What happens when a naughty kid gets hold of a ball of wool? He rolls it open and swathes it around the entire house, creating a terrific mess of complicated entanglements and accident-prone tripping zones.
Quite a few of Priyadarshan's comedies resemble such a scenario. They are insanely chaotic, and, more often than not, lead to nowhere. That wouldn't really be a valid crib if one got a few laughs and entertained in the process.
Mere Baap Pehle Aap kickstarts with a bikini-clad Mumait Khan soaking in the sun and sand, in the company of a dozen other equally under-dressed nymphs providing drool material for a lustful Om Puri and his tacky wig. It's like the makers decided to pack in as much forced hotness possible, in the first five minutes of the movie itself.
The next twenty minutes involve a salacious Puri convince his dough-kneading best buddy Paresh Rawal to help him bride-hunt who hasn't reached her 'expiry date'. Predictably, the mission goes kaput and they get in trouble with She-Cop [Archana Puran Singh, who else?]. Even as you recover from Singh's volley of bawdy metaphors, Akshaye Khanna comes to the rescue. And I mean that so literally [and gratefully]. The feeling doesn't last too long. Before you know it he's mouthing his own share of 'Bhains ki bachis!'
What's worse is that this entire caught 'n' rescued sequence is repeated thrice and in quick succession. Aesthetics, clearly, have no place in Priyadarshan's latest madness, said to be inspired by Malayalam flick, Ishtam. Having said that, Mere Baap Pehle Aap isn't a complete goner, either.
There are moments when you slip into your seat, comfortably viewing the effortless and endearing chemistry between Paresh Rawal and Akshaye Khanna, playing an unconventional father-son pair. Paresh Rawal plays the perfectly adorable and compliant daddy to Akshaye's admonishing, authoritarian son. Besides exuding mutual warmth and taking well-timed cues, both the actors give each other respectful space, all of which is palpable on and off-screen.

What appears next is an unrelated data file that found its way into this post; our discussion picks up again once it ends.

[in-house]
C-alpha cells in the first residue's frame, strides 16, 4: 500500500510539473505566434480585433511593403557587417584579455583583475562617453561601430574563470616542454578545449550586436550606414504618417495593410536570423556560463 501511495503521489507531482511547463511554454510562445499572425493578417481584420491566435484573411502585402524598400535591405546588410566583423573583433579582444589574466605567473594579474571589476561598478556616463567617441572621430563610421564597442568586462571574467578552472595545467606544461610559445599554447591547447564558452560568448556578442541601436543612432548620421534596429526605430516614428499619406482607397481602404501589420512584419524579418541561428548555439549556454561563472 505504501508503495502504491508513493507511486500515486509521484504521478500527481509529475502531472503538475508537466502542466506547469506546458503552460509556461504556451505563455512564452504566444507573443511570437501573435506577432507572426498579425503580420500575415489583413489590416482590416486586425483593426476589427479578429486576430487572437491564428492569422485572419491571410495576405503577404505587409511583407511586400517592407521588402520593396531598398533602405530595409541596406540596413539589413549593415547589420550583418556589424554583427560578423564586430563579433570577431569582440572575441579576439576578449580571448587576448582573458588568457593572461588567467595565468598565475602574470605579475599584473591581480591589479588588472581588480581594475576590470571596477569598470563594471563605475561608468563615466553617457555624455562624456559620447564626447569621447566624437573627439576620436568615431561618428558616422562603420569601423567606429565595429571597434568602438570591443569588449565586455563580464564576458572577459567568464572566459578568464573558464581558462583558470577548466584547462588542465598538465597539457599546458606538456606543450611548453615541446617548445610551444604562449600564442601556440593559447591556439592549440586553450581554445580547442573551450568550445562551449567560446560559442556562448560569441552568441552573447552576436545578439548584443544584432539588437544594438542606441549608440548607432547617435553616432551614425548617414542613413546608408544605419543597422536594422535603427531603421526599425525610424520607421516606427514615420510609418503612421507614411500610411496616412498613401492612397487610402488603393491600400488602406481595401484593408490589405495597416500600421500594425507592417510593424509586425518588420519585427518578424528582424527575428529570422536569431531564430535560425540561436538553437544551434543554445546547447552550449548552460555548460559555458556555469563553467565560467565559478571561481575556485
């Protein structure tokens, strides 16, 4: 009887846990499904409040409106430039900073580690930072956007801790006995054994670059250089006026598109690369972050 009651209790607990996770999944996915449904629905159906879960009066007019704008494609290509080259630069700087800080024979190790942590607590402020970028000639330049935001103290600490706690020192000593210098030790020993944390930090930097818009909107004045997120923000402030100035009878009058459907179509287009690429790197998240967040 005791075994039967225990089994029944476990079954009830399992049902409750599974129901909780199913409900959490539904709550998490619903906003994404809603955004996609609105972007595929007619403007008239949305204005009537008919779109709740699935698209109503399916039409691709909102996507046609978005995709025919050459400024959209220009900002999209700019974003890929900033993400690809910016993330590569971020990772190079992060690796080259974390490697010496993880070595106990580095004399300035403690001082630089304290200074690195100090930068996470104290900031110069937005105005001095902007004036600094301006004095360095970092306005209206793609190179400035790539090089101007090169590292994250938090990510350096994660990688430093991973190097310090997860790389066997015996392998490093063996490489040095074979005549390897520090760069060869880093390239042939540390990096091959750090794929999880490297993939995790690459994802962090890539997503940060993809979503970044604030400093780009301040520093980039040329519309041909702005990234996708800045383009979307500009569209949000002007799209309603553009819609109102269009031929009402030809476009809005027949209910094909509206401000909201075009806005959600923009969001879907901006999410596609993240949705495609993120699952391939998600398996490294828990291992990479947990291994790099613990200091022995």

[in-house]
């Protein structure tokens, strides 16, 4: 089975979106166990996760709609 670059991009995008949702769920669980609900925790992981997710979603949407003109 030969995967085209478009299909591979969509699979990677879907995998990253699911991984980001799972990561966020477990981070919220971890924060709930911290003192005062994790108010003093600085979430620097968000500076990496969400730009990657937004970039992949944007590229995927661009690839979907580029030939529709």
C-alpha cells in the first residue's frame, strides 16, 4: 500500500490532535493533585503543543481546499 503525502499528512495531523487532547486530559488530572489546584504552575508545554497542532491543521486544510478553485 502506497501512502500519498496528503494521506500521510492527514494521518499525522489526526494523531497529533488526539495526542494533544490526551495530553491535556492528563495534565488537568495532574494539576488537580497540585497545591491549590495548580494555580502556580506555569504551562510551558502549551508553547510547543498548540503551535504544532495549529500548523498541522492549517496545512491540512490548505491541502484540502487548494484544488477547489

Oddly, the significance of its title --son marrying off widower father to estranged childhood sweetheart [Shobana looking elegant as ever and clad in gorgeous saris. Too bad she's only required to frown or sob through the film] -- is realised alarmingly late in the film.
On the positive side that provides the romantic track, between Akshaye and the disarmingly lovely Genelia D'Souza, ample screen space to bloom convincingly. As evident in the super-duper Telugu rom-com, Bommarillu, Genelia, besides her apparent cuteness, brings in tons of freshness and traits to the youthful characters she chooses to play.
Speaking of characters, Om Puri is grossly miscast in a role tailor-made for Johnny Lever. The actor known for his electrifying performances takes the standard of hamming to an altogether unexplored level here. And you thought he has done it all in Buddha Mar Gaya. Also, whose idea was it to take so many unflattering close-ups of the guy?
The problem with Mere Baap Pehle Aap is its stubborn display of inconsistency.
It starts off like a B-grade version of Basu Chatterjee's Shaukeen, changes into a crazy game of Chinese Whispers, develops into a feel-good tale of a father-son and his fun-loving girlfriend, detours to do some heavy-duty Kerala tourism only to drastically meander into a old-fashioned social melodrama followed by a proverbial 'kahani mein twist'.